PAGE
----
Maggie Dent's top tips for supporting adolescents

Award winning author, educator, and speaker Maggie Dent shares her top tips for supporting adolescents.

All adolescents need lots of support and encouragement to navigate the bumpy road, the journey from childhood to adulthood. Having a “lighthouse” as a beacon of support is essential for adolescents to make it to the end of the journey — healthy and on track — to realise their full potential.

1. Use supportive, empowering communication

“People who have had a strong connection with a strong positive role model during adolescence are much more resilient throughout their life.”
— Nan Bahr and Diane Pendergast, The Millennial Adolescent (2007)

You can support support adolescents by using caring, empowering communication:

  • Use words of suggestion not direction
  • Avoid shame-based language
  • Encourage thinking and making choices
  • Lighten up!
  • Remember they are temporarily brain impaired
  • Choose right time to talk and use door openers
  • Avoid using don’t — try “next time”
  • Ensure they are listening
  • Never argue with an adolescent
  • Co-parent your teen’s friends and vice versa


2. Be respectful

Respectful parent messages that can help:

  • Now that’s interesting!
  • Have you given that much thought?
  • Why don’t you sleep on it?
  • Tell me ‘what if’?
  • May I offer a suggestion?
  • How can I support you?


3. Brain Boosters

For an adolescent's brain to work at it's best, it needs:

  • Oxygen
  • Water
  • Glucose
  • Rest
  • Good quality food
  • Omega-3 fatty acids
  • Movement
  • Feel-good brain chemicals

Did you know? Adolescents need more sleep than pre-pubescents or adults.


4. Activities to fight stress and empty the emotional barometer

Teens doing things they enjoy, which are respectful of themselves and others, creates positive brain chemicals. Here are some that work:

  • Athletic success & sport — team and individual
  • Artistic & creative expression — drama, dance, music, art
  • Deep relaxation & stillness — calming audios, quiet time at beach
  • Pets that love unconditionally!
  • Safe, honest human connection — deep human connectedness, family, friendship
  • Significant immersion in nature — walking, surfing, fishing, walking the dog
  • Acts of service — helping others
  • Discovering new purpose & meaning — starting something new such as gratitude
    journal, fitness program


5. Useful apps and programs

Smiling Mind: A modern meditation app for young people… helps with stress, anxiety, depression, positive thinking and general wellbeing.

The Headspace meditation app is another excellent resource that teaches adolescents how to meditate and thein just a few minutes a day.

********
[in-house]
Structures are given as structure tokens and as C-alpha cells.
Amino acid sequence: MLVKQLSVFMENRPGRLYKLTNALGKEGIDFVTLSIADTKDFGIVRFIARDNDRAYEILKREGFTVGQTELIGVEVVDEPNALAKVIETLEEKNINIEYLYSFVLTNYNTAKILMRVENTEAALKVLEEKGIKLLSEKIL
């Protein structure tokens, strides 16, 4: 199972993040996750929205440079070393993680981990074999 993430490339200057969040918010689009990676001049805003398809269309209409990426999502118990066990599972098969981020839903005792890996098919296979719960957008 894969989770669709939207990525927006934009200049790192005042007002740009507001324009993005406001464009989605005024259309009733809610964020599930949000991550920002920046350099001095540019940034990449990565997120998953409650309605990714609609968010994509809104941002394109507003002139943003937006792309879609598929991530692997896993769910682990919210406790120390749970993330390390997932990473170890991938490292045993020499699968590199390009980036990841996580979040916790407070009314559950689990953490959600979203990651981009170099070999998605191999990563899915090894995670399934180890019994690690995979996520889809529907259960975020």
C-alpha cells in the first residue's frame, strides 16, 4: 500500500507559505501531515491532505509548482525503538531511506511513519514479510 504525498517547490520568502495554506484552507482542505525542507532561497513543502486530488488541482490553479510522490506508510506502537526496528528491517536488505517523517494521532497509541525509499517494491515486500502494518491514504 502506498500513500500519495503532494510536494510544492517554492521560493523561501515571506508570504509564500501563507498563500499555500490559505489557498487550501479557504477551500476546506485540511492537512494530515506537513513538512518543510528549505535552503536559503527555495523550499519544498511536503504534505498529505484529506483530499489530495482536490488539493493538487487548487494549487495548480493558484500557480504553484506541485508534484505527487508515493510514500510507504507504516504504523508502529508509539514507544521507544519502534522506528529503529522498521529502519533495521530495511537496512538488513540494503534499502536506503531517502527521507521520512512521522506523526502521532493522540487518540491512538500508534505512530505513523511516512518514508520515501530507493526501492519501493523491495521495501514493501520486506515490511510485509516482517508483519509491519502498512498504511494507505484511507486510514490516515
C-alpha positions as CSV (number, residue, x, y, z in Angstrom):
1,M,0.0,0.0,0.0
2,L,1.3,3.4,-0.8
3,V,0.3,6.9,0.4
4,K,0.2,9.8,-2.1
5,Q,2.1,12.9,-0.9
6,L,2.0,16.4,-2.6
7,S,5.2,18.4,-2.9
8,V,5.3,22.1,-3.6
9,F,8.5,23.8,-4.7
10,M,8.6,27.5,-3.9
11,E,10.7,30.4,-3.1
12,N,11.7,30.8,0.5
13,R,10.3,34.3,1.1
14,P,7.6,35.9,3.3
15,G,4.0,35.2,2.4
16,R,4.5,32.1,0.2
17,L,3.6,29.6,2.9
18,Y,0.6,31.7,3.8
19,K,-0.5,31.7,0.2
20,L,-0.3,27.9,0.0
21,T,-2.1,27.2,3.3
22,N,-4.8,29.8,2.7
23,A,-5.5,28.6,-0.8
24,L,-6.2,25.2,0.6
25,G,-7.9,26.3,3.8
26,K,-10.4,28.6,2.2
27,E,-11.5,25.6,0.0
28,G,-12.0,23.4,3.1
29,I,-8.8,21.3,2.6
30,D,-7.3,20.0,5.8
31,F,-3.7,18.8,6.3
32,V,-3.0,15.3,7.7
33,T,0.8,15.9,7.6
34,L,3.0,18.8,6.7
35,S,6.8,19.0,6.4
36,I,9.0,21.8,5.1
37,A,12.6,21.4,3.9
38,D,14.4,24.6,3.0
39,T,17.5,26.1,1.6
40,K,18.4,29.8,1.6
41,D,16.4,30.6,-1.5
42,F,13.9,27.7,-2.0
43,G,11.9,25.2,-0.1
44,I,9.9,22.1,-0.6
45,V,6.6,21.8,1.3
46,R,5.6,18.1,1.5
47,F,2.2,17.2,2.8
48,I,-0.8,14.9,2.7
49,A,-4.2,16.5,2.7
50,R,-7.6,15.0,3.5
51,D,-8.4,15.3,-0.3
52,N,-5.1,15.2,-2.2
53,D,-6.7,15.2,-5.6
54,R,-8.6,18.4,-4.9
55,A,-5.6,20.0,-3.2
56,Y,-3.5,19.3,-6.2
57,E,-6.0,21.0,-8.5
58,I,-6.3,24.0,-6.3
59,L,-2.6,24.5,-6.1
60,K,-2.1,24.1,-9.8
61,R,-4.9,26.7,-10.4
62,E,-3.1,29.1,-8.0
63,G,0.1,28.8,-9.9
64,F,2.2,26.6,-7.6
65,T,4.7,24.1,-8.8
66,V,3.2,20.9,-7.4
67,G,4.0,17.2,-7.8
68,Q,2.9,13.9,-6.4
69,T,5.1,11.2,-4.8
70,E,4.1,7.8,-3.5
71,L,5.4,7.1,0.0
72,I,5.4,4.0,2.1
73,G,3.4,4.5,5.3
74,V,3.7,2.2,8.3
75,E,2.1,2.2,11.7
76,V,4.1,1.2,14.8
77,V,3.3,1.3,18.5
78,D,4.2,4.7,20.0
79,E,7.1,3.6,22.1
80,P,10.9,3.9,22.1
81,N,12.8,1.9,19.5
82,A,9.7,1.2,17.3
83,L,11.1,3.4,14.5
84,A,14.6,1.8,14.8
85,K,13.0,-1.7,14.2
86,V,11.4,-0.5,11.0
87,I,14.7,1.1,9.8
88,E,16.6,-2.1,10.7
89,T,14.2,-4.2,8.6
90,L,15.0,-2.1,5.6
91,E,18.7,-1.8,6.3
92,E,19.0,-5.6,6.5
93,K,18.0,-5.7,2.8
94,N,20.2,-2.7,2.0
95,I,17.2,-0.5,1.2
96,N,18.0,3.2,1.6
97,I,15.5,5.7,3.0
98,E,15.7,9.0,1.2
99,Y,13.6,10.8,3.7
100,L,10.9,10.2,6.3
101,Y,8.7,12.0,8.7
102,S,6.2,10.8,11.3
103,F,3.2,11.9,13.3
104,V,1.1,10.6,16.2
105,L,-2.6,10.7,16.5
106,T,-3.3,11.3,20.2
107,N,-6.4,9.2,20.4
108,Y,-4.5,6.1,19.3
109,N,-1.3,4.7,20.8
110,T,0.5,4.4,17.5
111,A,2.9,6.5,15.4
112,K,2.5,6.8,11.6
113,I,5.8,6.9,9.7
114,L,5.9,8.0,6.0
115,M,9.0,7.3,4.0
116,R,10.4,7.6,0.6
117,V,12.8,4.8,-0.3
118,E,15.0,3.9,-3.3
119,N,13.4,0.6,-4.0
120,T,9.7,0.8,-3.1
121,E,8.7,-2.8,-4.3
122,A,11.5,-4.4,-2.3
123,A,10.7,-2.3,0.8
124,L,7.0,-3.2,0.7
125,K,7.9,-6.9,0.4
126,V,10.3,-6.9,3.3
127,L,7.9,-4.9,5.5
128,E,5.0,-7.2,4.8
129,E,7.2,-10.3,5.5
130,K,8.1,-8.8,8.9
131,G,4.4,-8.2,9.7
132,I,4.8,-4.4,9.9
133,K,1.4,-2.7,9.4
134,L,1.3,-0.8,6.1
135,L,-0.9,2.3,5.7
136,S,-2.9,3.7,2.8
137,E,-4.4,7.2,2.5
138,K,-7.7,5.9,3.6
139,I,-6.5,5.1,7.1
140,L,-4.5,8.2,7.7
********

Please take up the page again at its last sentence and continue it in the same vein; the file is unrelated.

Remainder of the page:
Reachout has a great, professionally reviewed list of apps and tools to help you look after your health and wellbeing.

SuperBetter: An online game to help you achieve health-related goals by increasing resilience.

The Brave Program: self-help programs for teens to help cope with worry and anxiety.

Break Up Shake Up: Easy, fun things to do to help you cope with a relationship breakup and recover quicker.

The Check-in app: From BeyondBlue this app helps you start a conversation with a friend who may be struggling.

MoodGym: Skills for preventing and coping with depression.

Safe on Social: A digital survival toolkit. In particular check out their fantastic blogs from their youth advisors. Read some of those blogs here.


6. Good reads

The Adolescent Brain - What all teens need to know article from

iMinds: How and Why Constant Connectivity is Rewiring Our Brains and What to Do About It by Dr Mari Swingle

ROC and Rise: The teenager’s guide to building the resilience, optimism and confidence needed to level up at school, in relationships and life by Claire Eaton

The Everyday Resilience Journal: A pre-teen’s guide to friendships, schoolwork and growing up!
by Michelle Mitchell


7. Help for teens

If you need someone to help you feel safe, accepted and heard, please talk to your GP, or call or visit:

Kids Help Line: 1800 55 1800 or

Life Line: 131 11 44 or

Suicide Callback Service: 1300 65 94 67 or

The following sites also have some fantastic information and resources to help teens navigate a range of issues. Some of these services also offer email or web counselling and live chat.                                                                               


8. Maggie Dent resources

Watch Maggie’s TEDx Youth@Hale talk with your adolescent. Exploring the Big Question — Why Am I Here?

Visit: to watch the talk and see Maggie's playlist of other useful video blogs about adolescence, as well as her Maggie Soother exercises (for the whole family). You can also read some blogs about/for adolescents here. In particular, check out Maggie’s blog: Beware the Teen Tipping Point.

Finally for adolescents, we have some great infographics, audios, ebooks and other resources
in Your Kit Bag for a Bumpy Ride:


Hear more advice and tips from Maggie in the recent Raise The power of showing up podcast episode 21 with Georgie Gardner.


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